Tourists at India’s strawberry capital, Mahabaleshwar, in Maharashtra might just get to eat the fruit for free next week. Faced with an extended strawberry season—more than 20 tonnes of the fruit are still being harvested every day—cultivators plan to invite tourists to the hill town to their farms where they can feast on the highly perishable fruit.
The arrival of the country’s most favoured fruit, the mango, and an extended grape season have also added to the farmers’ woes as consumers, who have had their fill of strawberries this year, are now giving it the cold shoulder in favour of the other two.
Local farmers plan to put up billboards along the way from Panchgani, another hill town in Maharashtra, to Mahabaleshwar, inviting visitors to their farms to eat as much as they want of the fruit.
A month-and-a-half ago, farmers in India’s strawberry capital were on top of the world, celebrating a record harvest that translated into huge profits for the region’s 800-odd cultivators. Rising demand for the fruit from cities and large orders from companies such as Hindustan Unilever Ltd and retail chains such as Reliance Retail (the retail arm of Reliance Industries Ltd) meant that farmers took home more money than ever before for their crop.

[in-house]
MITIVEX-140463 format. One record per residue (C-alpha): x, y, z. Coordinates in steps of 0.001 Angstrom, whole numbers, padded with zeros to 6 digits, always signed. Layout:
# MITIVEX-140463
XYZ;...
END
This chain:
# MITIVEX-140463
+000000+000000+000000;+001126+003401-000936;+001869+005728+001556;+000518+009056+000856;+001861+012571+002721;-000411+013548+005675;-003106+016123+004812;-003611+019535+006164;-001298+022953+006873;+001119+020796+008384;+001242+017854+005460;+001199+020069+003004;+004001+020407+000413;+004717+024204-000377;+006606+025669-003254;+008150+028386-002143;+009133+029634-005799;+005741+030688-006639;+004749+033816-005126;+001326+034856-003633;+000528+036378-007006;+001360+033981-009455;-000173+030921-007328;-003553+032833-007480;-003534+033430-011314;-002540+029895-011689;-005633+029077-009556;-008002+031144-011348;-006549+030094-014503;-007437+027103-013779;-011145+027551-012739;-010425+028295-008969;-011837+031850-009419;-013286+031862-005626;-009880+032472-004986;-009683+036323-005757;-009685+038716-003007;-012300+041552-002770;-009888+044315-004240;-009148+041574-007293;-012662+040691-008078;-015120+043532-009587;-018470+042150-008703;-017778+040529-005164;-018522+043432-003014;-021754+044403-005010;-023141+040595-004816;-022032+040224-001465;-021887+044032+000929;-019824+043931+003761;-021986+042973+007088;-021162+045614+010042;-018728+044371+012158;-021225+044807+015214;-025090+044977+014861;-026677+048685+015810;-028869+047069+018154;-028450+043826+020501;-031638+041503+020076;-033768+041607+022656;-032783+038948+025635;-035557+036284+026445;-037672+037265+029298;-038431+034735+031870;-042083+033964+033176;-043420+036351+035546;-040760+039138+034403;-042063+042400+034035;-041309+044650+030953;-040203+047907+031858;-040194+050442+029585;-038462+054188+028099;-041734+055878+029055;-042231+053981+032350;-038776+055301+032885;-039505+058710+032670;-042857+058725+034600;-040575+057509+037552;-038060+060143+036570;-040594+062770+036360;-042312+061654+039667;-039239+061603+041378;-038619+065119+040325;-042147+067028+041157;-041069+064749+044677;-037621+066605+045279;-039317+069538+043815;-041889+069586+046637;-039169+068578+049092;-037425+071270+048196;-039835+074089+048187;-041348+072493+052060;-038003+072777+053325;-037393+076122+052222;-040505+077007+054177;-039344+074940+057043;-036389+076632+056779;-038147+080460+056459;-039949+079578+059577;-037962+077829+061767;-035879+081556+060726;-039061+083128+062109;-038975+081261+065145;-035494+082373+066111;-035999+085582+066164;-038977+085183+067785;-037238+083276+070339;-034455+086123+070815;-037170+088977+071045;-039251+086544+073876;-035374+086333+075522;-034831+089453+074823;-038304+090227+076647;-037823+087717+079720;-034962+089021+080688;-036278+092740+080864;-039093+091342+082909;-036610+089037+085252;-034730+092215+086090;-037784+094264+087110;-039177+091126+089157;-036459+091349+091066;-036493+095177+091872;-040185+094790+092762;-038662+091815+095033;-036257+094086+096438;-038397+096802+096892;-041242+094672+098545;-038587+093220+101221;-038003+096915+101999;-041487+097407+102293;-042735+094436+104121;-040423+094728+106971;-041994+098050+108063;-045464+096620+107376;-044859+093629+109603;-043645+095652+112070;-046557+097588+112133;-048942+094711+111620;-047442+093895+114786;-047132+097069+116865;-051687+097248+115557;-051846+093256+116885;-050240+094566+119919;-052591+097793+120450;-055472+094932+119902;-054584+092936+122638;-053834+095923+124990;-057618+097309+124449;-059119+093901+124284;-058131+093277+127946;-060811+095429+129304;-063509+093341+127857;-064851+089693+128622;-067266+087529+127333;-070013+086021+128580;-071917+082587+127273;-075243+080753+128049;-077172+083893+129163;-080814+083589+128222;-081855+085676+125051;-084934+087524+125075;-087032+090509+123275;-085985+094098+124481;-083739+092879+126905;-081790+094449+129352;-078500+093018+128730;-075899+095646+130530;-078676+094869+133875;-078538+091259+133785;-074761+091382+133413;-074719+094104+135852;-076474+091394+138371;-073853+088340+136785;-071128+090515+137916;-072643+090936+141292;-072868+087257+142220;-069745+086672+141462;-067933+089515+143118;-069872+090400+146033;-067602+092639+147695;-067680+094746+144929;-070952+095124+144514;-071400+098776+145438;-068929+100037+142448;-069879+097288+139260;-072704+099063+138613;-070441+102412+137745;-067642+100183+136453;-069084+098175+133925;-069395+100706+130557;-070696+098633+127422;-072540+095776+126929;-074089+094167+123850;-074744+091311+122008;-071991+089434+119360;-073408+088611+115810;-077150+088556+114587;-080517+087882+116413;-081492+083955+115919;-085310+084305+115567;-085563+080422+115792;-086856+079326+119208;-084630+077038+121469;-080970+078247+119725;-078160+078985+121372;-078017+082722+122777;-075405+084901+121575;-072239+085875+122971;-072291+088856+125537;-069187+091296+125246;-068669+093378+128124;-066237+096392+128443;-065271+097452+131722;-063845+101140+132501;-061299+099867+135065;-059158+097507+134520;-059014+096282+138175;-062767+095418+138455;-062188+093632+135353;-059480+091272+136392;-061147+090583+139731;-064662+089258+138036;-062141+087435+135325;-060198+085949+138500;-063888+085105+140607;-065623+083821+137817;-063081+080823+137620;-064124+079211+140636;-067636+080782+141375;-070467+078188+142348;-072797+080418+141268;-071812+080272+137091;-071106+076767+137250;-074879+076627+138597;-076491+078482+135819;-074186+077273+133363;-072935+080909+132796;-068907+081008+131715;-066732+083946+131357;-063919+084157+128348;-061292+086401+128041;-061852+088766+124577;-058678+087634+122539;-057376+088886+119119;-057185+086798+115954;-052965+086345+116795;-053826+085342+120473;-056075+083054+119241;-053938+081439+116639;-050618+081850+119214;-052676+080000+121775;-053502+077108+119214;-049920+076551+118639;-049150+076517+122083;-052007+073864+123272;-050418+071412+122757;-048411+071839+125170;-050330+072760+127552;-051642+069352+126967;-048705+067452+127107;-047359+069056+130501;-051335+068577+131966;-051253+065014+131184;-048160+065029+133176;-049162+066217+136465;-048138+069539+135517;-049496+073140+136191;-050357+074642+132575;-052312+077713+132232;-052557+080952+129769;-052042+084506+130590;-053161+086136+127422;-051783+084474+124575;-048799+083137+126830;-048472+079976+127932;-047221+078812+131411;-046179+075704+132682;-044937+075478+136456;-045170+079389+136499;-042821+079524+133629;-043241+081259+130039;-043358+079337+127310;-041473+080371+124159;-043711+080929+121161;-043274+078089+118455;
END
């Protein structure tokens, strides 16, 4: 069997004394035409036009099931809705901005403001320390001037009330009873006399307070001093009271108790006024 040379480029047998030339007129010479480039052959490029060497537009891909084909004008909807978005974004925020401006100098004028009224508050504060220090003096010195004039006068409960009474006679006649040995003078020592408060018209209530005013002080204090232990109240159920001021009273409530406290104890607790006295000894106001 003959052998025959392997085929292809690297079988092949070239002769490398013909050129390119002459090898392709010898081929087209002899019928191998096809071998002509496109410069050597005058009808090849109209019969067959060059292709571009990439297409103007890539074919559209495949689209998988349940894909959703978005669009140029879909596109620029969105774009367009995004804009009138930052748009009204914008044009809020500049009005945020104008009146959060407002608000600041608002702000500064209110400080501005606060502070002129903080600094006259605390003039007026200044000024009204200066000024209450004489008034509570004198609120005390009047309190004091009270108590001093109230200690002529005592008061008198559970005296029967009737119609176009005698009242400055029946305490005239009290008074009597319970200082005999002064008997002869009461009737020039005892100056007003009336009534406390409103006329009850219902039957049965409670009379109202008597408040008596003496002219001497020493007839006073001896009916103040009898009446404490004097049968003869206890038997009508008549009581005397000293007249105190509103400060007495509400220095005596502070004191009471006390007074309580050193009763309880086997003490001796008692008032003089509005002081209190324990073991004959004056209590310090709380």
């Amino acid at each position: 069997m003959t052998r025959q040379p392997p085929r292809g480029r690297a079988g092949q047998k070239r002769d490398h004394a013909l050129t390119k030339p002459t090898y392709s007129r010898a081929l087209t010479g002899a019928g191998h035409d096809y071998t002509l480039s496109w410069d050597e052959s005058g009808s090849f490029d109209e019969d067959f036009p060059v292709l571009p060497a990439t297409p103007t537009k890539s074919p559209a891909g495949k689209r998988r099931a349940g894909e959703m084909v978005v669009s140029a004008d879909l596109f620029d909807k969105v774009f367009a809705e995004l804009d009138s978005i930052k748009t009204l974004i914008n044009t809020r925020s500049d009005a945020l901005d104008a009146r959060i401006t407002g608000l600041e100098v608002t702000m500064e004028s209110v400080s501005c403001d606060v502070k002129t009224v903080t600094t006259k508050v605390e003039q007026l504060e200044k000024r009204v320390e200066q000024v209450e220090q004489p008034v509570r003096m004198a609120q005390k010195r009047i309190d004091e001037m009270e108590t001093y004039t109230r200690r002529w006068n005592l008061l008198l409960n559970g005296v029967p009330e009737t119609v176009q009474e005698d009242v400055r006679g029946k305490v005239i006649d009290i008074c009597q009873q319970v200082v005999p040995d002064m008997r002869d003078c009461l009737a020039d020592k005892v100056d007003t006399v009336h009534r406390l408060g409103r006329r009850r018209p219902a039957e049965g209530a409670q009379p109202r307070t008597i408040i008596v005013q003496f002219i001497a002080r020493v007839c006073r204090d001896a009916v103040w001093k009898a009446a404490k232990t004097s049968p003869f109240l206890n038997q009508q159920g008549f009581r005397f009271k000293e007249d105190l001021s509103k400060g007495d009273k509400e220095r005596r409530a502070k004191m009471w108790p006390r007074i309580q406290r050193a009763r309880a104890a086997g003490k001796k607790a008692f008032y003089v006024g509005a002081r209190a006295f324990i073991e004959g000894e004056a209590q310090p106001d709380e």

What originally seemed like a dream run, with more than 300 tonnes of the fruit being dispatched to cities such as Mumbai and Delhi every day, has now turned into a nightmare of sorts. The deluge of strawberries in the twin hill towns has led to a crash in prices. “At one point a fortnight ago, it was not even viable for us to pick the fruit since we need to pay for labour, packing and despatch, besides commissions in markets such as Mumbai. How can one make money after all these if the price crashes to Rs20-22 per kg?” asks a farmer.
The region’s three cultivators co-operatives have come up with a clutch of measures, including the tourist-plan; they have also tried to convince units to pick up additional supplies. That has brought some relief, but things could be better, says Balasaheb Bhilare, president of the All India Strawberry Cultivators Association.
Inviting tourists to the farms to eat strawberries for free could help. The farmers are hoping that once at the farm, tourists will end up buying at least a couple of kgs of the fruit to be carried back home, according to Kisan Bhilare, vice-president of the Strawberry Growers Association.
There is still a healthy demand for strawberries in markets outside Mumbai, but the lack of infrastructure, such as cold chains, makes it impossible to transport the fruit to distant markets.
Local fruit processing units have bought approximately 600 tonnes of strawberries this season. Tasty Bites Eatables Ltd has picked up almost 200 tonnes, which it will freeze and supply to the market during the lean season.
With temperatures rising and summer around the corner, farmers are now hoping that the strawberry season will end in the next fortnight.